NASCAR has unveiled a brand new format for the Chase, putting greater emphasis on race wins.
The new system sees the end-of-season Chase, now known as the NASCAR Chase Grid, expand to include 16 drivers. In order to qualify for the Chase Grid, a driver must win one of the first 26 races of the year, hence a victory all but guarantees a spot in the 16 car showdown.
During the chase itself, however, the number of drivers still in contention for the title will drop every three rounds with four drivers eliminated each time. Therefore, 16 cars will enter the chase, after three races, 12 will remain, eight after six races and four after the ninth race, creating a four car shootout at the season finale.
These ‘segments’ of the Chase will be known as the Challenger Round (Rounds 27-29 of the Sprint Cup), the Contender Round (Rounds 30-32) and the Eliminator Round (Rounds 33-35). The final race of the year will be known as the NASCAR Sprint Cup Championship. A win in a Chase race will guarantee a spot in the next round of three races. Points will be reset after each Round to 3,000, 4,000 and 5,000 respectively. Once a driver is eliminated, their points will be reset to the Chase Grid-start of 2,000 (plus any bonuses from regular season wins) and their accumulated points from round 27 onwards, allowing the battle from fifth to sixteenth to continue right up to the final race of the year.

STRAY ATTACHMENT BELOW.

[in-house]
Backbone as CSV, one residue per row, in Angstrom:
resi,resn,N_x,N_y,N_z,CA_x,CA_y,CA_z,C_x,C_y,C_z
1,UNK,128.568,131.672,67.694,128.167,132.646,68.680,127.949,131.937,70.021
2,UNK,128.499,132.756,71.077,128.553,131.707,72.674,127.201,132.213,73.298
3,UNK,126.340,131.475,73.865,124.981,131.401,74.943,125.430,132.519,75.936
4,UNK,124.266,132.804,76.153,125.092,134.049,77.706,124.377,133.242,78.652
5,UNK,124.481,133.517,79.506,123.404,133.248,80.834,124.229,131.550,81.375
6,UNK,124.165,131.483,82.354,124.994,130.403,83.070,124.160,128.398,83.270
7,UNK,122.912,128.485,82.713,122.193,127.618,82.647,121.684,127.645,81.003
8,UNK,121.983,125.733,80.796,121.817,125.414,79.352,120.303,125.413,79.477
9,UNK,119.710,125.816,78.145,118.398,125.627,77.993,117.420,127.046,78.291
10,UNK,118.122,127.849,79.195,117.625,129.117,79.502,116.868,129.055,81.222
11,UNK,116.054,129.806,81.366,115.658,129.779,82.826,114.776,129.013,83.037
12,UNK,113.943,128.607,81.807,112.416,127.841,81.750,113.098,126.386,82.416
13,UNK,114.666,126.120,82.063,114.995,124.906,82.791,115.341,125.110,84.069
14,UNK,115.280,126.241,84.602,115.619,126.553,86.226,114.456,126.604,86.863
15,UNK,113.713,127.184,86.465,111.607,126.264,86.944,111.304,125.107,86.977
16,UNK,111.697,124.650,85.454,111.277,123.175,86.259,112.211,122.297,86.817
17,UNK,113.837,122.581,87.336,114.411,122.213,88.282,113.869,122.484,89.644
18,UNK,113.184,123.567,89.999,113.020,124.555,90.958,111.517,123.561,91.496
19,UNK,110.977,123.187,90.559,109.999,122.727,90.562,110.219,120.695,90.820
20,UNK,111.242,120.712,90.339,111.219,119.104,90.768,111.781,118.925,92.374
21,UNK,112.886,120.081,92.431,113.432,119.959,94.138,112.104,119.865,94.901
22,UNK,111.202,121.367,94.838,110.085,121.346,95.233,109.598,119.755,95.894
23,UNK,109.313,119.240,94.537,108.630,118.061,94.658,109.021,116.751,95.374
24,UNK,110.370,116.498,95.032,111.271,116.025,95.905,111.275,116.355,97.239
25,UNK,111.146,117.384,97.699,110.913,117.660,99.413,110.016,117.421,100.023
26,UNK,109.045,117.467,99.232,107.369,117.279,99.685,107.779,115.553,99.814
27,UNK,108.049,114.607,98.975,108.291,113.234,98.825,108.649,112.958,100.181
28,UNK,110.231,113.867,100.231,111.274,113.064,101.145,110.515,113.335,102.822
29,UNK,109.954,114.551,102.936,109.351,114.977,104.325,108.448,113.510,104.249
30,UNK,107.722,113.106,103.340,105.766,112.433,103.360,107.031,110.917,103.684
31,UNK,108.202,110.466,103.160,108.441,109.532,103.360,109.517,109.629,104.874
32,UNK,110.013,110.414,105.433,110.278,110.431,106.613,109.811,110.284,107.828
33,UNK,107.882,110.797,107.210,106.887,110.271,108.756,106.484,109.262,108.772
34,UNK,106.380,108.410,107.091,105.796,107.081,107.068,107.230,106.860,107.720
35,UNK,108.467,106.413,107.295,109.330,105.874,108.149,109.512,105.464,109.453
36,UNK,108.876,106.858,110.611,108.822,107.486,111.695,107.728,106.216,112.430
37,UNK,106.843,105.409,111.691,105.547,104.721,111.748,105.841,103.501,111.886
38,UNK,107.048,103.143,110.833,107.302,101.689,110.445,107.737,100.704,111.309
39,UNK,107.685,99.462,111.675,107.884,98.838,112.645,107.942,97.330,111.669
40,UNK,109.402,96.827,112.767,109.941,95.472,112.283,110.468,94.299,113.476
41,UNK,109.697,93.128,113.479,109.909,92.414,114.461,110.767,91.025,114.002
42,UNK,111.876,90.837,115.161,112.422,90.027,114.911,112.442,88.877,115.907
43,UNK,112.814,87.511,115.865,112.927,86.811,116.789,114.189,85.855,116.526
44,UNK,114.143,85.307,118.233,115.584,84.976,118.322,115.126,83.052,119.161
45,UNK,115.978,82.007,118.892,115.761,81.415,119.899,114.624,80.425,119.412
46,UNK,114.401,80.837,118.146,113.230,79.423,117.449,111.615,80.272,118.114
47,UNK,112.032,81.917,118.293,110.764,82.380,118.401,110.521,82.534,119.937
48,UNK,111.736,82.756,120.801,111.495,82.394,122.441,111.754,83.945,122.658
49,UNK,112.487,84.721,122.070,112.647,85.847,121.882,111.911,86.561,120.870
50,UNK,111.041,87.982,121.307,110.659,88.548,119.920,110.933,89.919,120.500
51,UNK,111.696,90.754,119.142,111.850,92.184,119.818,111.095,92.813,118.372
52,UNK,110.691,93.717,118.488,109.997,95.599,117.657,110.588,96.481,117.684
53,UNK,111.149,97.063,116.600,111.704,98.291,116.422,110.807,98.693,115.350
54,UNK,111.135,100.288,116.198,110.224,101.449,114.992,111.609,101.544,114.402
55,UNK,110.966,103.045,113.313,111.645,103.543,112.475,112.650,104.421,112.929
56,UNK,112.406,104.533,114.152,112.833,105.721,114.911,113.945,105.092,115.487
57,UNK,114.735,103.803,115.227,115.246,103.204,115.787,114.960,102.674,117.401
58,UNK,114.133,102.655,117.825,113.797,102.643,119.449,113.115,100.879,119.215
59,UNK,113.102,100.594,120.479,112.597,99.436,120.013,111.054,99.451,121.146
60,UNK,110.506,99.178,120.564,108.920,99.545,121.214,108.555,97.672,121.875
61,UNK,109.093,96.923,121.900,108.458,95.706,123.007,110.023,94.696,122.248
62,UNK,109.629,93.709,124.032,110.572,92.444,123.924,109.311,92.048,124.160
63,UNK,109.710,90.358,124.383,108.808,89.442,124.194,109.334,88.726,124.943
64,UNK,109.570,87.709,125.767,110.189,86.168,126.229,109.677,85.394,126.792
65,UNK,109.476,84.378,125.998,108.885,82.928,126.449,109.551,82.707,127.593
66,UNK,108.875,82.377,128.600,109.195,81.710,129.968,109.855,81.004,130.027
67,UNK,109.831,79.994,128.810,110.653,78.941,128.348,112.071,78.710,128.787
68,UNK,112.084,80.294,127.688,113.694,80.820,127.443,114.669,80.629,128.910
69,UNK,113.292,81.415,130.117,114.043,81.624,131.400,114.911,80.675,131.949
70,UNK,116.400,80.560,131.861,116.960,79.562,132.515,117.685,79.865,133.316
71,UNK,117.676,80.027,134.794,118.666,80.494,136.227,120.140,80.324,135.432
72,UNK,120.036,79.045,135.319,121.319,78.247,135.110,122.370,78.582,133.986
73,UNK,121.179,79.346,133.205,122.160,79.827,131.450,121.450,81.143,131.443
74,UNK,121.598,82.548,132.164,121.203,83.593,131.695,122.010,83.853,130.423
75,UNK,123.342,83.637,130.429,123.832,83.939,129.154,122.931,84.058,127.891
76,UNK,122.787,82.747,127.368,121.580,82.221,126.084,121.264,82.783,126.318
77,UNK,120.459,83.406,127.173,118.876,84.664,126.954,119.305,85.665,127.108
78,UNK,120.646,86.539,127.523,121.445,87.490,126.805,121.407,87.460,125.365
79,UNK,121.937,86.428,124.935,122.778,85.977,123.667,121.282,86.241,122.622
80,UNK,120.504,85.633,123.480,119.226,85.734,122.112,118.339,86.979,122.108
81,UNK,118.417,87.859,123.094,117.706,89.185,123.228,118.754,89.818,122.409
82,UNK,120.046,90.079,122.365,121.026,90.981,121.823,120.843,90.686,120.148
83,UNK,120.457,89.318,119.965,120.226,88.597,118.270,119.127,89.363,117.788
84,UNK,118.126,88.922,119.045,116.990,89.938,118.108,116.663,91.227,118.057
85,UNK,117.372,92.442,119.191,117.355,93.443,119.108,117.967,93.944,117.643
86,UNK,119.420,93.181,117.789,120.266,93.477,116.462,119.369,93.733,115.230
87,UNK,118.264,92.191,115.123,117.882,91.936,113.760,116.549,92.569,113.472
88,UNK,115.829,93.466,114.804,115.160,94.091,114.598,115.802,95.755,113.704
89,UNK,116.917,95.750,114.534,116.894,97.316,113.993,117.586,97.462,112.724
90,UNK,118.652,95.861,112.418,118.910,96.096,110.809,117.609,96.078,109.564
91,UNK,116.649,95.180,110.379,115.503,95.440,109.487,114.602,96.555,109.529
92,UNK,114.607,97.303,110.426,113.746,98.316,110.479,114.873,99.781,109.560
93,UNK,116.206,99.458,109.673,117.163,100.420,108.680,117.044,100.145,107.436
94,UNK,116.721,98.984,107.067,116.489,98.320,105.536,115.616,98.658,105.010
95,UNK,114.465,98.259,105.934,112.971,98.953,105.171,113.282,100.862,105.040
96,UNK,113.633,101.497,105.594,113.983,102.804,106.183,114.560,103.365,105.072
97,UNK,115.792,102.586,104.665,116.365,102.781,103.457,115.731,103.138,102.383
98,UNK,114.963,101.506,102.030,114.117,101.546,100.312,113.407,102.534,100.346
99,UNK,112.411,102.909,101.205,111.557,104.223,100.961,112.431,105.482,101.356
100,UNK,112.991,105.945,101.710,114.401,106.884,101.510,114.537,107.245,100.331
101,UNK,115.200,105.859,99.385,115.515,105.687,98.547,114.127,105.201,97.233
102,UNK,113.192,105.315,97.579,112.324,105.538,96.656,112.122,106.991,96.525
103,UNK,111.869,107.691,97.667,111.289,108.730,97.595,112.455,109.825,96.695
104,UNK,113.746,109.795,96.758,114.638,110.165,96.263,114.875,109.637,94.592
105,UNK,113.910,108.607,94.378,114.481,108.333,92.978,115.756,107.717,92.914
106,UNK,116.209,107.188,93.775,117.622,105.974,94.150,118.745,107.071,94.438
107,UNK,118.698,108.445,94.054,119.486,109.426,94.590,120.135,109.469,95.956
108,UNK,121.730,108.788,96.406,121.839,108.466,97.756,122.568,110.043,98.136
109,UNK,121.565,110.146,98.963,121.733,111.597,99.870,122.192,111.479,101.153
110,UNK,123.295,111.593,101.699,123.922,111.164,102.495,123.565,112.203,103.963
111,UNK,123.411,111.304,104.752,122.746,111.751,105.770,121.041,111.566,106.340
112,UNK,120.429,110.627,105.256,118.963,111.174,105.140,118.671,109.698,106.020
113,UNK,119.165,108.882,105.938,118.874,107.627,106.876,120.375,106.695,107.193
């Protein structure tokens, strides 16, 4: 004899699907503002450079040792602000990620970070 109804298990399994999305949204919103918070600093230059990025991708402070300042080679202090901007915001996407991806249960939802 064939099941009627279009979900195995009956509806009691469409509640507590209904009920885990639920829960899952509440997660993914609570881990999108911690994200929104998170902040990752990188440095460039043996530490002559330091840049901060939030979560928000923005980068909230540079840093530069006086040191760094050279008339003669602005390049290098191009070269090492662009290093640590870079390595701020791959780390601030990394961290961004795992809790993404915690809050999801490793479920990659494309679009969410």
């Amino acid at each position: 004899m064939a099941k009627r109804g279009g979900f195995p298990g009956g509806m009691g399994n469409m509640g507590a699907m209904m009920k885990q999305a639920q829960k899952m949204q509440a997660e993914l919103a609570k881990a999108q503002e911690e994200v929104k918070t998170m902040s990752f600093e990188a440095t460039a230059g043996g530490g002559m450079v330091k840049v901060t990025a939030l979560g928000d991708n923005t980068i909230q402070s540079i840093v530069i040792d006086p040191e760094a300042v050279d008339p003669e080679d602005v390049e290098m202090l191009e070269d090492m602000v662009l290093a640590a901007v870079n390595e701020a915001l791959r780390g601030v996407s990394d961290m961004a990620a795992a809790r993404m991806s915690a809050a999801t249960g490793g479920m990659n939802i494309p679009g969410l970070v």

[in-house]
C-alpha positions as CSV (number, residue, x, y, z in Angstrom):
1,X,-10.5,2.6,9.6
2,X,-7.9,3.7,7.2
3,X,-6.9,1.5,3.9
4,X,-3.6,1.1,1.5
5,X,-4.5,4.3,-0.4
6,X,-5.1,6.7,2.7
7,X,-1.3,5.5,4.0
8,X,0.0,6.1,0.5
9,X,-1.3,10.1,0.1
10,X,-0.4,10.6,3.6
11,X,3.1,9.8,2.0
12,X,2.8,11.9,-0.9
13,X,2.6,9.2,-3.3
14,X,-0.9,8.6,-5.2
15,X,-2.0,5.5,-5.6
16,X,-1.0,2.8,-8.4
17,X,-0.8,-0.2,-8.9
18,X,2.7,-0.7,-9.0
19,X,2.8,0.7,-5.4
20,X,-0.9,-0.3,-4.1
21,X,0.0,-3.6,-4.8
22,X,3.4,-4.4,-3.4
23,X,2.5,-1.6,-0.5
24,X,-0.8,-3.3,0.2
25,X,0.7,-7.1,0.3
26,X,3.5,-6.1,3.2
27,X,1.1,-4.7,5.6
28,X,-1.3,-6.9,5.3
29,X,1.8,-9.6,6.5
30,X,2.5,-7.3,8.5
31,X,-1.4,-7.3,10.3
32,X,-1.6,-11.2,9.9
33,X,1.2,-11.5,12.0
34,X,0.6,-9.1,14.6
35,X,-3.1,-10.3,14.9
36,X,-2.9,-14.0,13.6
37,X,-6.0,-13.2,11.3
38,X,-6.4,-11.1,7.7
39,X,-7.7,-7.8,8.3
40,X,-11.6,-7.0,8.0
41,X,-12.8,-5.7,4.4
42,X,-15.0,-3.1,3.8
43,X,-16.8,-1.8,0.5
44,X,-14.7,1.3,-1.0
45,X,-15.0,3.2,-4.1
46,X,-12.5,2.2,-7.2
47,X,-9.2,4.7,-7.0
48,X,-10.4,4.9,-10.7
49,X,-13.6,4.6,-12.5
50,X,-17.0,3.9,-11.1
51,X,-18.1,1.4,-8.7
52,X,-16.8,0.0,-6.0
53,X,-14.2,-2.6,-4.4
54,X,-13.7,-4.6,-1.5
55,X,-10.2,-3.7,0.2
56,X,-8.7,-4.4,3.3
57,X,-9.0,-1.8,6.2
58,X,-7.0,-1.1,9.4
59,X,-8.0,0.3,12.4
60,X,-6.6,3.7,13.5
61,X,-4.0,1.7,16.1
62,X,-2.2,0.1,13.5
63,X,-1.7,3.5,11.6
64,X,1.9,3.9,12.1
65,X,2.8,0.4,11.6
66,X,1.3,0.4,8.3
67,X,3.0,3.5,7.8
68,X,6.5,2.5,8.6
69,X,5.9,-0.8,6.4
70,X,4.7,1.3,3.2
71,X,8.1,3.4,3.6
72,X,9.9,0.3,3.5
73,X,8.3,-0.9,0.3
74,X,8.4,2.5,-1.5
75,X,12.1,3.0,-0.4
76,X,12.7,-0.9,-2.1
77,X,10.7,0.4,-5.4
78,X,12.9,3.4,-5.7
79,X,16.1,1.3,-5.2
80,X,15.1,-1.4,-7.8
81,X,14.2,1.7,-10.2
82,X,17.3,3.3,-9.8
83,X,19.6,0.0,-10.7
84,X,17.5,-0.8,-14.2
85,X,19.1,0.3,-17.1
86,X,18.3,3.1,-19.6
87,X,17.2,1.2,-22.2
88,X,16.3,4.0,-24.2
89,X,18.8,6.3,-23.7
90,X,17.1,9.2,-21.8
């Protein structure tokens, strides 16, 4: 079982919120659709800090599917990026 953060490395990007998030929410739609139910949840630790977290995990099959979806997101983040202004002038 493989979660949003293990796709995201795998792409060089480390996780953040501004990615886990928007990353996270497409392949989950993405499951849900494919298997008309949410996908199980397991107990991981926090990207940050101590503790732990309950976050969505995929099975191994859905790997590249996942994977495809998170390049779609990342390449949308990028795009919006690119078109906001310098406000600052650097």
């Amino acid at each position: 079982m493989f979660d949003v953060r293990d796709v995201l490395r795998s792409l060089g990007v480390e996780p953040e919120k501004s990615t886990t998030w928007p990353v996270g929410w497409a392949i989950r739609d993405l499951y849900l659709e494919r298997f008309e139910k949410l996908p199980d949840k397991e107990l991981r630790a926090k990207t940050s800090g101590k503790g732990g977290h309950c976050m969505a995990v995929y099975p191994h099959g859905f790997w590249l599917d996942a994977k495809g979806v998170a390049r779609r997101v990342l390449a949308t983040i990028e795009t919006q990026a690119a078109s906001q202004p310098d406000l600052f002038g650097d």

The NASCAR Sprint Cup Championship race will feature a First-to-the-Finish ruling, with no bonus points being awarded for leading laps. This means that the result of the Sprint Cup standings will be decided on finishing position alone.
The top 15 drivers with the most wins over the first 26 races will qualify for the Chase Grid, as long as they have finished within the top 30 in the points and, except in rare circumstances, have attempted to qualify for every race. The 16th entrant to the Chase Grid will be the points leader after race 26 if they do not have a race win. In the event of there being more than 16 race winners over the year, the only winless driver eligible for the Chase Grid will be the points leader.
If there are fewer than 16 different winners in the first 26 races, then the remaining Chase Grid positions will go to the winless drivers highest in points. If there are 16 or more winning drivers, then the tie will be broken with race wins, if the result is still tied then driver points will decide who makes the Chase Grid.
“We have arrived at a format that makes every race matter even more, diminishes points racing, puts a premium on winning races and concludes with a best-of-the-best, first-to-the-finish line showdown race – all of which is exactly what fans want,” said NASCAR chairman and CEO Brian France. “We have looked at a number of concepts for the last three years through fan research, models and simulations, and also maintained extensive dialogue with our drivers, teams and partners. The new Chase for the NASCAR Sprint Cup will be thrilling, easy to understand and help drive our sport’s competition to a whole new level.”